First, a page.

The deadline is fast approaching for Mayor Ed Lee to decide whether to veto new sweeping eviction protections for San Francisco’s tenants, approved by the Board of Supervisors last week.
The mayor convened an hourlong Monday meeting at City Hall with those on both sides of the issue. On Wednesday, Josephine Zhao, who sits on the board of the Small Properties Owners of San Francisco Institute, emailed a report to members of San Francisco media explaining five concerns with the legislation just days before the deadline for the mayor to veto the legislation, which is 5 p.m. Friday.
In the email, Zhao notes she’s “holding breath to see the outcome” while claiming the legislation “may be the straw that breaks the camel’s back, and kicks off a domino effect that aggravates the current housing shortage.”
Meanwhile, today, tenants’ rights groups are gathering on the steps of City Hall to urge the mayor not to veto the legislation after spending days emailing and calling the mayor.
Supervisor Jane Kim, who introduced the legislation, has argued the protections are necessary in today’s hot real estate market to protect tenants against the landlords who are looking for any reason to evict tenants in rent control units, only to re-rent units at market rates. Median rents for a one bedroom unit increased during the past year by 13.9 percent to $3,530.
Kim’s legislative aide Ivy Lee said she has personally responded to about 250 emails from small property owners regarding the legislation since July. “It’s really clear there’s a ton of misinformation they are operating under,” Ivy Lee said. She said a mayoral veto would be “shocking.”
In general, the legislation allows tenants to bring in roommates in excess of their lease terms but tied to city building codes. In addition, eviction notices must include contacts for legal assistance and tenants must have a chance to cure minor offenses and proof must be provided with any nuisance eviction.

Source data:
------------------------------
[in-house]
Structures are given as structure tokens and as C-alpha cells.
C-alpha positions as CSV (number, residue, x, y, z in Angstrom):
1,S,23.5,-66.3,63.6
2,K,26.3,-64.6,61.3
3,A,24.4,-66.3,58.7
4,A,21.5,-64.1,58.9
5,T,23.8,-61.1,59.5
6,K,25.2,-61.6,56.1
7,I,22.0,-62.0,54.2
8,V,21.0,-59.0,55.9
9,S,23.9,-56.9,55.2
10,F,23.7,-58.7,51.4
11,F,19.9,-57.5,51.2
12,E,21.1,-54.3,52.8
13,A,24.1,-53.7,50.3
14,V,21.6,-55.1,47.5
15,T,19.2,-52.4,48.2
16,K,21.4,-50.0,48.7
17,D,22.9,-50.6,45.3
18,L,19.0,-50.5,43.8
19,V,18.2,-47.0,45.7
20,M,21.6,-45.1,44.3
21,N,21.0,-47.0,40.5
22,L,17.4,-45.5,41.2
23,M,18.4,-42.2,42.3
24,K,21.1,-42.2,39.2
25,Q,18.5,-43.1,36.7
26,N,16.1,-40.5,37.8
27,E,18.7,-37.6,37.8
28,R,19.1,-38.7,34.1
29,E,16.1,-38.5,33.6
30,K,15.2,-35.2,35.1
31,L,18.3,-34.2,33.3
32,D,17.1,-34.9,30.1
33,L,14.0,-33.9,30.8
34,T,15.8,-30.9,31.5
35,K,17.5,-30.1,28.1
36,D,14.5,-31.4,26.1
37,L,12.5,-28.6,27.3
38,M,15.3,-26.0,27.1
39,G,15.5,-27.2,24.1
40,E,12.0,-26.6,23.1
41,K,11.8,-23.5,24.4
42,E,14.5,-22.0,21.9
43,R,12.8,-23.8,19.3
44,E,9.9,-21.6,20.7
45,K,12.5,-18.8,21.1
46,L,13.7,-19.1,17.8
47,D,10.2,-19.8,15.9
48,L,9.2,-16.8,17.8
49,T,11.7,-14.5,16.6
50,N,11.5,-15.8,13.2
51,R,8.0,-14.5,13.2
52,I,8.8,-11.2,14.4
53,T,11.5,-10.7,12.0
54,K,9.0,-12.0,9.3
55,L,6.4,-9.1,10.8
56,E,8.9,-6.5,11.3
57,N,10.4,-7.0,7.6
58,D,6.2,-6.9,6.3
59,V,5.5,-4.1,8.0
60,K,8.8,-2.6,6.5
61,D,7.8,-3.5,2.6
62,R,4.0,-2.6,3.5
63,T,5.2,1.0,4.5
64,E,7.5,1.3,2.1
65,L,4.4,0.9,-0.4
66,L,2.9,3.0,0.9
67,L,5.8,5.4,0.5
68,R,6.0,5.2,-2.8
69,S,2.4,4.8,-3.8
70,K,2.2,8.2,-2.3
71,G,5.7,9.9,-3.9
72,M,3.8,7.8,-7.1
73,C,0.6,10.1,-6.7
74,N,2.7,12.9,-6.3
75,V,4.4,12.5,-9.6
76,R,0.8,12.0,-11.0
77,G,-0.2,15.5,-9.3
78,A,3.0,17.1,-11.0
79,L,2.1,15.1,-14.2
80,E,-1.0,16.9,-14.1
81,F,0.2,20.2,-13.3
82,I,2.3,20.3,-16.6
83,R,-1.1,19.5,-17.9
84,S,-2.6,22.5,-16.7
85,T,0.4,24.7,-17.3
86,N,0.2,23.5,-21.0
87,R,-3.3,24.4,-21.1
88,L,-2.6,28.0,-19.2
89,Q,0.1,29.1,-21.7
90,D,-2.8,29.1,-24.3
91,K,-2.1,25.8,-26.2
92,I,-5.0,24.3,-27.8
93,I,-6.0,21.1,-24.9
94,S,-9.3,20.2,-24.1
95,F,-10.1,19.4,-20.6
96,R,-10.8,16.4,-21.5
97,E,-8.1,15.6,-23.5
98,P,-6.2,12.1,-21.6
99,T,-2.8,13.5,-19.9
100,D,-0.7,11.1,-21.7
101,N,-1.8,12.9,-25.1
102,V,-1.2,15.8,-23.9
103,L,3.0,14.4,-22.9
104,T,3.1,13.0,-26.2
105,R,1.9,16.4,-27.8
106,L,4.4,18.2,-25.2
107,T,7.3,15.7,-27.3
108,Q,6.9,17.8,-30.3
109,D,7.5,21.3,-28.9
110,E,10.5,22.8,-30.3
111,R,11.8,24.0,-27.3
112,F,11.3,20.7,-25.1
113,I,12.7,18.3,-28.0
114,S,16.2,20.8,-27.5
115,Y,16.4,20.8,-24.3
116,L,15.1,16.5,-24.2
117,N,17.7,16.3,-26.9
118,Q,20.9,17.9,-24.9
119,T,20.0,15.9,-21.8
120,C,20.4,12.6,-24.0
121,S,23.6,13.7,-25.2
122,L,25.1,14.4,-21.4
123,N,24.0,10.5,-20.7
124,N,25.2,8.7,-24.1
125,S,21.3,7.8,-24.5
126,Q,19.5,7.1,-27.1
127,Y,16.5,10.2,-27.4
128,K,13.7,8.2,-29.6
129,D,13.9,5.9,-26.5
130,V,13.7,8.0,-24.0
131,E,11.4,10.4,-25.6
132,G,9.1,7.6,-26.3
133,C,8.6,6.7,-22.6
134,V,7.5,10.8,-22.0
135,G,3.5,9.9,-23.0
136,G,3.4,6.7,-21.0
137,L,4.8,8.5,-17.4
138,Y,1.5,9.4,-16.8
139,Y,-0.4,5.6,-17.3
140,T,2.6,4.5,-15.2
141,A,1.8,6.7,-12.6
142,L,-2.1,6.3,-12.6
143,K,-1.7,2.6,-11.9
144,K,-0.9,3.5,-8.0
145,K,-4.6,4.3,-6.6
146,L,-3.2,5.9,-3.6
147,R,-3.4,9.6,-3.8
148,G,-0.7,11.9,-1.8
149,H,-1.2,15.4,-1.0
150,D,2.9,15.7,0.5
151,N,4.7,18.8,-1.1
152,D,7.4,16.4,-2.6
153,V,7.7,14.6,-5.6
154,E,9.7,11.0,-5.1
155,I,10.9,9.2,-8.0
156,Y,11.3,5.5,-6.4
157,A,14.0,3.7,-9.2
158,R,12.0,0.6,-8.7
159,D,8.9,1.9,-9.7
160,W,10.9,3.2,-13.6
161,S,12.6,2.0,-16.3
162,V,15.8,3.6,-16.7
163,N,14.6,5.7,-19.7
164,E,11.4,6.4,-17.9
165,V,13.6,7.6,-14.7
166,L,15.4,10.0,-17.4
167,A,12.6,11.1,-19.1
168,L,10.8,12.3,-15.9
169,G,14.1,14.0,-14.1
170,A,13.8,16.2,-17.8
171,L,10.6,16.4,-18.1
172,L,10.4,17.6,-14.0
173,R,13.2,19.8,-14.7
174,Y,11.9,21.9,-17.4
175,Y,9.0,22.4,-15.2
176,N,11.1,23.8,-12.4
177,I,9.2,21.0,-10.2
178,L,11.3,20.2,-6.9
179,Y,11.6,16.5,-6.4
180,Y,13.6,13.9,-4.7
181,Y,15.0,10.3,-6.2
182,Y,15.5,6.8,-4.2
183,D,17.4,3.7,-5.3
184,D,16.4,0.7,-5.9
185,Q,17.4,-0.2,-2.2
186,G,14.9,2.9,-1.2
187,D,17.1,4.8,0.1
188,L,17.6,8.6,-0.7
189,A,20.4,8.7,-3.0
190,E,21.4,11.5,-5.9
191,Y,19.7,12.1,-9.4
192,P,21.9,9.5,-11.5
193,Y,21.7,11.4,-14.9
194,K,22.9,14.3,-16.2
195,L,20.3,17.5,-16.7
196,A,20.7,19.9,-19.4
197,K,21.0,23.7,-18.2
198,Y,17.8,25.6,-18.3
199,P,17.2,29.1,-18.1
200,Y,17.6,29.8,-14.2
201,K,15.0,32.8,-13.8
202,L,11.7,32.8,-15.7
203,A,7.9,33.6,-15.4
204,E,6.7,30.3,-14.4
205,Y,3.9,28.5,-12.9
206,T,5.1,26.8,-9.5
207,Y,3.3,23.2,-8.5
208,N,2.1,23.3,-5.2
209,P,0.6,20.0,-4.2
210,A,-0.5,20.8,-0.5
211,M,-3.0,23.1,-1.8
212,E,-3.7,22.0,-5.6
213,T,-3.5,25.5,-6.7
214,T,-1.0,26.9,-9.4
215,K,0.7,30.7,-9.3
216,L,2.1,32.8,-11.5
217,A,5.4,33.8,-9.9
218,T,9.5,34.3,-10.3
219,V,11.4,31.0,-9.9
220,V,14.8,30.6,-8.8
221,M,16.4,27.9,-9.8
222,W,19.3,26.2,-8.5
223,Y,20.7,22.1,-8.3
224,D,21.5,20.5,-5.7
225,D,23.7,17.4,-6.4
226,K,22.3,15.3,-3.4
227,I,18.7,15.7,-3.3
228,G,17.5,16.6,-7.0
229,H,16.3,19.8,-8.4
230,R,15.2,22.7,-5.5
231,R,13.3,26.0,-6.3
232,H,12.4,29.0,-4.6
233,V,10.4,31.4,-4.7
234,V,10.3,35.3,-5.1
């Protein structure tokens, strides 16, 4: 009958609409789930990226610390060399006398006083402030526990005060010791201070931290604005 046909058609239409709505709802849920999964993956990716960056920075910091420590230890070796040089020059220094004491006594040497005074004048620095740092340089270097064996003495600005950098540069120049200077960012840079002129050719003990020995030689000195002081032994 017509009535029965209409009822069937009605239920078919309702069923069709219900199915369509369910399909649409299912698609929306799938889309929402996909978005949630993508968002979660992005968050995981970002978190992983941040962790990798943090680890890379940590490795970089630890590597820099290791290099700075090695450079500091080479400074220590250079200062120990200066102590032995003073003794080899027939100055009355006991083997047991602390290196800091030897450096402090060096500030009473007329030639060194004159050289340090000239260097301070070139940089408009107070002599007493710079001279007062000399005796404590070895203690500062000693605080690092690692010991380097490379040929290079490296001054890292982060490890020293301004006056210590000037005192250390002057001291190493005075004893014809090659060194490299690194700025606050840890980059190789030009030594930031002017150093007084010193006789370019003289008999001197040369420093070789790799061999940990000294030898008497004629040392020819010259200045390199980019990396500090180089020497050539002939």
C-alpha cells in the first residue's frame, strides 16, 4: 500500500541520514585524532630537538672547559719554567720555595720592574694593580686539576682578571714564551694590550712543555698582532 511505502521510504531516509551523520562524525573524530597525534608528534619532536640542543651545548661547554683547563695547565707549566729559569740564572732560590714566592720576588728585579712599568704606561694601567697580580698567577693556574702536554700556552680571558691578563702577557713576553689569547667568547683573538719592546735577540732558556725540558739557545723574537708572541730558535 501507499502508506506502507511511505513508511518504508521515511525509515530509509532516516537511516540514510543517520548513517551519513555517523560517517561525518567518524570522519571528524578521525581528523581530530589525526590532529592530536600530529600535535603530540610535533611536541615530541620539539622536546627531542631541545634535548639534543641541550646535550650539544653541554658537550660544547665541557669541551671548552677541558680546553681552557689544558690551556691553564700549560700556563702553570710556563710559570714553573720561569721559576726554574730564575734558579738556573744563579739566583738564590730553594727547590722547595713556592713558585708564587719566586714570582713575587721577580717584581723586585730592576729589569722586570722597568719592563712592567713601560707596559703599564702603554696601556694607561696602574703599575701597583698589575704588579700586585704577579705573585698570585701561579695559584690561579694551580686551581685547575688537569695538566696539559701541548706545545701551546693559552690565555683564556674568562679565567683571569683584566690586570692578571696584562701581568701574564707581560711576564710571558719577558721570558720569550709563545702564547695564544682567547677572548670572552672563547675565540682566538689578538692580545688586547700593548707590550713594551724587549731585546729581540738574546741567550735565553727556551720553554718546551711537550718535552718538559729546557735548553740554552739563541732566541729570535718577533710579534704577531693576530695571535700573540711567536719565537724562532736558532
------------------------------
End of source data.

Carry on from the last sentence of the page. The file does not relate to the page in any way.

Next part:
If a landlord evicts a renter for an owner move-in, condo conversion or capital repairs, they wouldn’t be able to re-rent it at market rate within a five year period, but only at the rent the evicted tenant was paying at the time of the eviction.
Zhao attended the Monday meeting with the mayor and Kim, among others, to object to the legislation for a variety of reasons. Among them, opponents say the roommate provision is unenforceable and will sock landlords and other tenants with expenses of added occupants. They also argue not being able to intervene promptly in tenant disruptions and nuisances could jeopardize safety.
The mayoral veto could be overridden by the board with eight votes. The board did approve the legislation in a 11-0 vote — after approving the roommate provision in the legislation in a 7-4 vote.
Votes could change.
Should the mayor veto, it would be the latest victory for the Small Properties Owners against the Board of Supervisors. Just this week, the group prevailed in a lawsuit over legislation approved by the board that increased payments to those evicted under the Ellis Act, a state law allowing evictions if the landlord gets out of the rental business.
The Mayor’s Office did not respond to a request for comment.